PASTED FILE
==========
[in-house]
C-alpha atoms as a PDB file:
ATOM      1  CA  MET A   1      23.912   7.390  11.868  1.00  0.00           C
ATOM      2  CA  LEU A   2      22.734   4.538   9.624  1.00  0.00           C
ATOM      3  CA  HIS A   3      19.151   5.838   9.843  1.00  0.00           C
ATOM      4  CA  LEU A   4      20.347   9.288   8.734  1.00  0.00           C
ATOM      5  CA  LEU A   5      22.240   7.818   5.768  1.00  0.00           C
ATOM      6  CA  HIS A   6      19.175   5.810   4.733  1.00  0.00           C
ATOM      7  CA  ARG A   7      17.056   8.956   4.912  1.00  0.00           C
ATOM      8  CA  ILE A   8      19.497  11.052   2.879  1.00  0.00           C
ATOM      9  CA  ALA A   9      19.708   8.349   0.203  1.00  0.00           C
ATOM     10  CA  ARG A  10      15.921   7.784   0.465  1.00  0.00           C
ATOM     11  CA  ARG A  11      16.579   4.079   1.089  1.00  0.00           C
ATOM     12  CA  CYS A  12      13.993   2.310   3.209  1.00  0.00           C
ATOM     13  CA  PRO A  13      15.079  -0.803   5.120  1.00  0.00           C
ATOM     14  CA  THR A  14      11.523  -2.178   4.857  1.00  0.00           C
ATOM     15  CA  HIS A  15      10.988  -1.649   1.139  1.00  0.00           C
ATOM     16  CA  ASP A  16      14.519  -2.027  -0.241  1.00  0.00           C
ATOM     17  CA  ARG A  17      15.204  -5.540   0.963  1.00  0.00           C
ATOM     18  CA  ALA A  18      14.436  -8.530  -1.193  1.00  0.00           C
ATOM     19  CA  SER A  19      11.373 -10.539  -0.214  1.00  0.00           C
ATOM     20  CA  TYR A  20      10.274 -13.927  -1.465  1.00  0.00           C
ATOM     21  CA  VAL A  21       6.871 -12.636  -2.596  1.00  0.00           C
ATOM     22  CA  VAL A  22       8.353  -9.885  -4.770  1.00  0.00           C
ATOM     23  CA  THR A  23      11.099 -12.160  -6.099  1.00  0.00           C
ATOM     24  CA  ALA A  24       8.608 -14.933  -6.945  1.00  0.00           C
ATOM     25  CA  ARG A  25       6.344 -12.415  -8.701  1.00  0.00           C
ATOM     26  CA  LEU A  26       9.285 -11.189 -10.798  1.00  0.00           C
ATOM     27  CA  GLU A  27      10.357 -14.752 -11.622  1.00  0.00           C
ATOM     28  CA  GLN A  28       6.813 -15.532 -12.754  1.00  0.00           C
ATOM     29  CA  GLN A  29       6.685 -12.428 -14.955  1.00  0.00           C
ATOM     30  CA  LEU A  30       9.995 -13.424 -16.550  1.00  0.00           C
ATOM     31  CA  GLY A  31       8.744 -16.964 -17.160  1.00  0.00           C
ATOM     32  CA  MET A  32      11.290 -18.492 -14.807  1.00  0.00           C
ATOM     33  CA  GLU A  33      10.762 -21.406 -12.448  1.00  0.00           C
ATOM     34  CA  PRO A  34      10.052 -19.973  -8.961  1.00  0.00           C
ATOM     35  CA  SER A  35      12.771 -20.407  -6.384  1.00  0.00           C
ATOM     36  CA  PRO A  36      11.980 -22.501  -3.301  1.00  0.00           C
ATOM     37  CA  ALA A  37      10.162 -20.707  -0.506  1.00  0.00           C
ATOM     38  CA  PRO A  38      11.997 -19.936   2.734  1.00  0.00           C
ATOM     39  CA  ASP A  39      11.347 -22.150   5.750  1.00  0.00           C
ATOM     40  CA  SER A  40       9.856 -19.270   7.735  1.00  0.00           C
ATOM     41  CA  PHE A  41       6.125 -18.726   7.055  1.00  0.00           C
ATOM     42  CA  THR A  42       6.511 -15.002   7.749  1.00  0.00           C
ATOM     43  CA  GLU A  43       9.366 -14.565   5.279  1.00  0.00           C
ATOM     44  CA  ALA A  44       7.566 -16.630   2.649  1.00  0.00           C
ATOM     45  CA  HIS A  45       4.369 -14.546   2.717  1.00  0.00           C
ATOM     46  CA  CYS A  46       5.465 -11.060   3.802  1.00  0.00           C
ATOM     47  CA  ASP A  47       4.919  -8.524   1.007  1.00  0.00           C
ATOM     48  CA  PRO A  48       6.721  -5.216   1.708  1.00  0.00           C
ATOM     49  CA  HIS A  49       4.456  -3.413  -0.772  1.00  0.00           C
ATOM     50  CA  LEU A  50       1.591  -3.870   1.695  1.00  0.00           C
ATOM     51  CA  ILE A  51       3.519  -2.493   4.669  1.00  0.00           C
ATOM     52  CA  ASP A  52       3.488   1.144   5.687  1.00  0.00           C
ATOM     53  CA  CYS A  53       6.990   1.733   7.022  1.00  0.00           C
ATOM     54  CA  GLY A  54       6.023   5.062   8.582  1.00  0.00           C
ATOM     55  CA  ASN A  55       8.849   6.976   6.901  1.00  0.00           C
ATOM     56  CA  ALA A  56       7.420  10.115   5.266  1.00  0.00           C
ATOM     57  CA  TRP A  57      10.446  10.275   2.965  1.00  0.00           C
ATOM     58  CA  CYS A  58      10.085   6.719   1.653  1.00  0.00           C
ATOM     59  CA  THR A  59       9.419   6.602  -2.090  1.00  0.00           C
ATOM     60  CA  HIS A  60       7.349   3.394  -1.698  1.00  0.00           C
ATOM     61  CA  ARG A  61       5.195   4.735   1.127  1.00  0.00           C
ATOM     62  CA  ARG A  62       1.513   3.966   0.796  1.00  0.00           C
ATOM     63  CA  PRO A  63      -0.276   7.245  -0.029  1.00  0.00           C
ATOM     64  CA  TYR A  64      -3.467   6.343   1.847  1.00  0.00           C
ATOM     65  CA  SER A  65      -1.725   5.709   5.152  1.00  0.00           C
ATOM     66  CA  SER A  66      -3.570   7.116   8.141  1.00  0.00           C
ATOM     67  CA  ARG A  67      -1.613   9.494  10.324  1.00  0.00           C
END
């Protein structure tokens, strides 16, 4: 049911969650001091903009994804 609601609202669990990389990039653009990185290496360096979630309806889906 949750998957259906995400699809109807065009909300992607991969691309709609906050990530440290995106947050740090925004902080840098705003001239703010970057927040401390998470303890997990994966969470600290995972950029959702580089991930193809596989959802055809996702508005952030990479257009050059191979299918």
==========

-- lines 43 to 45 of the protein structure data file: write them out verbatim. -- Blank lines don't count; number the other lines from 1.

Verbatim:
ATOM     41  CA  PHE A  41       6.125 -18.726   7.055  1.00  0.00           C
ATOM     42  CA  THR A  42       6.511 -15.002   7.749  1.00  0.00           C
ATOM     43  CA  GLU A  43       9.366 -14.565   5.279  1.00  0.00           C